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This day in history: The USS Kitty Hawk mutiny occurs

October 11, 2016

This day in history, October 12, 1972, the USS Kittyhawk riot, also known as the Kitty Hawk mutiny occurred.

The Kitty Hawk mutiny was a race riot that took place on the U.S. Navy aircraft carrier Kitty Hawk while it was stationed off the coast of Vietnam during Operation Linebacker of the Vietnam War.

Approximately 100–200 black Kitty Hawk crewmen rioted as a response to perceived grievances against the Navy and the officers of Kitty Hawk, which appeared to represent institutionalized racism on the ship. One grievance was the belief that black crewmen were routinely assigned to menial or degrading duties. Black crewmen also believed that white crewmen received milder non-judicial punishments than black sailors for the same offenses.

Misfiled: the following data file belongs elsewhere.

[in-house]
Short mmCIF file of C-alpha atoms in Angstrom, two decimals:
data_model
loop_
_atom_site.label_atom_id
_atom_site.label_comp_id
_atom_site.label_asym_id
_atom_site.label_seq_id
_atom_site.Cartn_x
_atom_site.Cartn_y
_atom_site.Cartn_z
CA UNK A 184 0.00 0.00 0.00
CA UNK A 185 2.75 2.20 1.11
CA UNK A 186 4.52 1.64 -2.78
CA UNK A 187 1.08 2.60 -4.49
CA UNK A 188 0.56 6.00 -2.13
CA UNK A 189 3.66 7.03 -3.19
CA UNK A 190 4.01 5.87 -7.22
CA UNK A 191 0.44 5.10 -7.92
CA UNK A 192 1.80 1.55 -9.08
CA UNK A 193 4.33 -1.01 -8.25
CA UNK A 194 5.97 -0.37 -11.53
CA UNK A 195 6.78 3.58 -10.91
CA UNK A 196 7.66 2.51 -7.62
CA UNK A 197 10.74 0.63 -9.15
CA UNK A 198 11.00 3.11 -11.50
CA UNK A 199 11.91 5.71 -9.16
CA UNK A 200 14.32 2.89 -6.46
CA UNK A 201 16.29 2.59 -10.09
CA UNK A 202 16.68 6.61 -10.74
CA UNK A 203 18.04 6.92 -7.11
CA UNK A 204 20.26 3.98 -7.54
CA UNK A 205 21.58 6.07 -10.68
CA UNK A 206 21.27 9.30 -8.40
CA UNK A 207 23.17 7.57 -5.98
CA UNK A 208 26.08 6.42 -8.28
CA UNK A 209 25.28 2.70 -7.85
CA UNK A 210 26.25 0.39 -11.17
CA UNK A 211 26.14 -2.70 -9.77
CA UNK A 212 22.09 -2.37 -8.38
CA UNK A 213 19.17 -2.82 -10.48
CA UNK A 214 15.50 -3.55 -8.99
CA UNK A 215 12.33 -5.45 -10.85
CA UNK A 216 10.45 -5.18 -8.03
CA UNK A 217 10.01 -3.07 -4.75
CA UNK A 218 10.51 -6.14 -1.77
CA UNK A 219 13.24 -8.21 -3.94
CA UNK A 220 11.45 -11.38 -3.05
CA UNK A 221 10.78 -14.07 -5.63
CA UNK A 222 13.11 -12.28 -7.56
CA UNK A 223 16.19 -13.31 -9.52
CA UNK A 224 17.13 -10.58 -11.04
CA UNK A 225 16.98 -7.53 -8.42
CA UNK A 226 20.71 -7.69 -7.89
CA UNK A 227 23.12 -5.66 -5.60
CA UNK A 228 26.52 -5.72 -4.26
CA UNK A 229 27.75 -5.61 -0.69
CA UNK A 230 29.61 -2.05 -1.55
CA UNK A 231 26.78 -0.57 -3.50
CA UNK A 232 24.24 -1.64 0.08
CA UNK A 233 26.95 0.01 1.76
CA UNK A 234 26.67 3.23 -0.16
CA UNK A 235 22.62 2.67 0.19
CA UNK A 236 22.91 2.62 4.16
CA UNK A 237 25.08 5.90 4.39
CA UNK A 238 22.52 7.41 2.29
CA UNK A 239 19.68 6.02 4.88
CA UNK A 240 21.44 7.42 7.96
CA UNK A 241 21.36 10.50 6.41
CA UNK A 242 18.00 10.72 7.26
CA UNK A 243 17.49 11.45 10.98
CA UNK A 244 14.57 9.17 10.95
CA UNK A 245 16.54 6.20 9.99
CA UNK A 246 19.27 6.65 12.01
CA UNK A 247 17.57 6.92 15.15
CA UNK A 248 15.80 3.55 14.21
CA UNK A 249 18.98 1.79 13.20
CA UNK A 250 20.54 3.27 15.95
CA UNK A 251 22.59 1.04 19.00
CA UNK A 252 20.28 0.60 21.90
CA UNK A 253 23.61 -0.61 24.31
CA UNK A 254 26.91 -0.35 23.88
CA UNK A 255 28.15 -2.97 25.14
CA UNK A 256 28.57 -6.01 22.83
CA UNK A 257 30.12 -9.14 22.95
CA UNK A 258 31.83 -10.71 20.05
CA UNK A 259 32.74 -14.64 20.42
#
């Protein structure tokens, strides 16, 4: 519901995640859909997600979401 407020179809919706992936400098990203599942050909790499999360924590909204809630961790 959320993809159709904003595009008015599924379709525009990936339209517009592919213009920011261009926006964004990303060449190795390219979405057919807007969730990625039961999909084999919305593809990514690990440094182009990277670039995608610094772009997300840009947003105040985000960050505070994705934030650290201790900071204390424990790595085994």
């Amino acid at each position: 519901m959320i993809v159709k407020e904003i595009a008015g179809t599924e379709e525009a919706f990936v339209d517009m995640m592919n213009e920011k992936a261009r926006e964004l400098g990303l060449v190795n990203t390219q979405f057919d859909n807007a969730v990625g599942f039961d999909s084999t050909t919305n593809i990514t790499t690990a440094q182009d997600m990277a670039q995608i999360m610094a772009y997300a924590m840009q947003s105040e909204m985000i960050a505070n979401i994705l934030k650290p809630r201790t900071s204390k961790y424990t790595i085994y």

Additionally, there was lingering resentment from a racially charged brawl involving Kitty Hawk sailors in the Philippines shortly before the ship left port. During the riot, black sailors assaulted and injured a number of white crewmen. Three had to be evacuated to shore hospitals for further treatment. Forty-five to 60 Kitty Hawk crewmen were injured in total.

The carrier’s commander, Captain Marland Townsend, and executive officer, Commander Benjamin Cloud (who was black), dissuaded the rioters from further violence and prevented white sailors from retaliating. This allowed the carrier to launch her Linebacker air missions as scheduled on the morning of October 12.

Nineteen of the rioters were later found guilty by the Navy of at least one charge connected to the riot.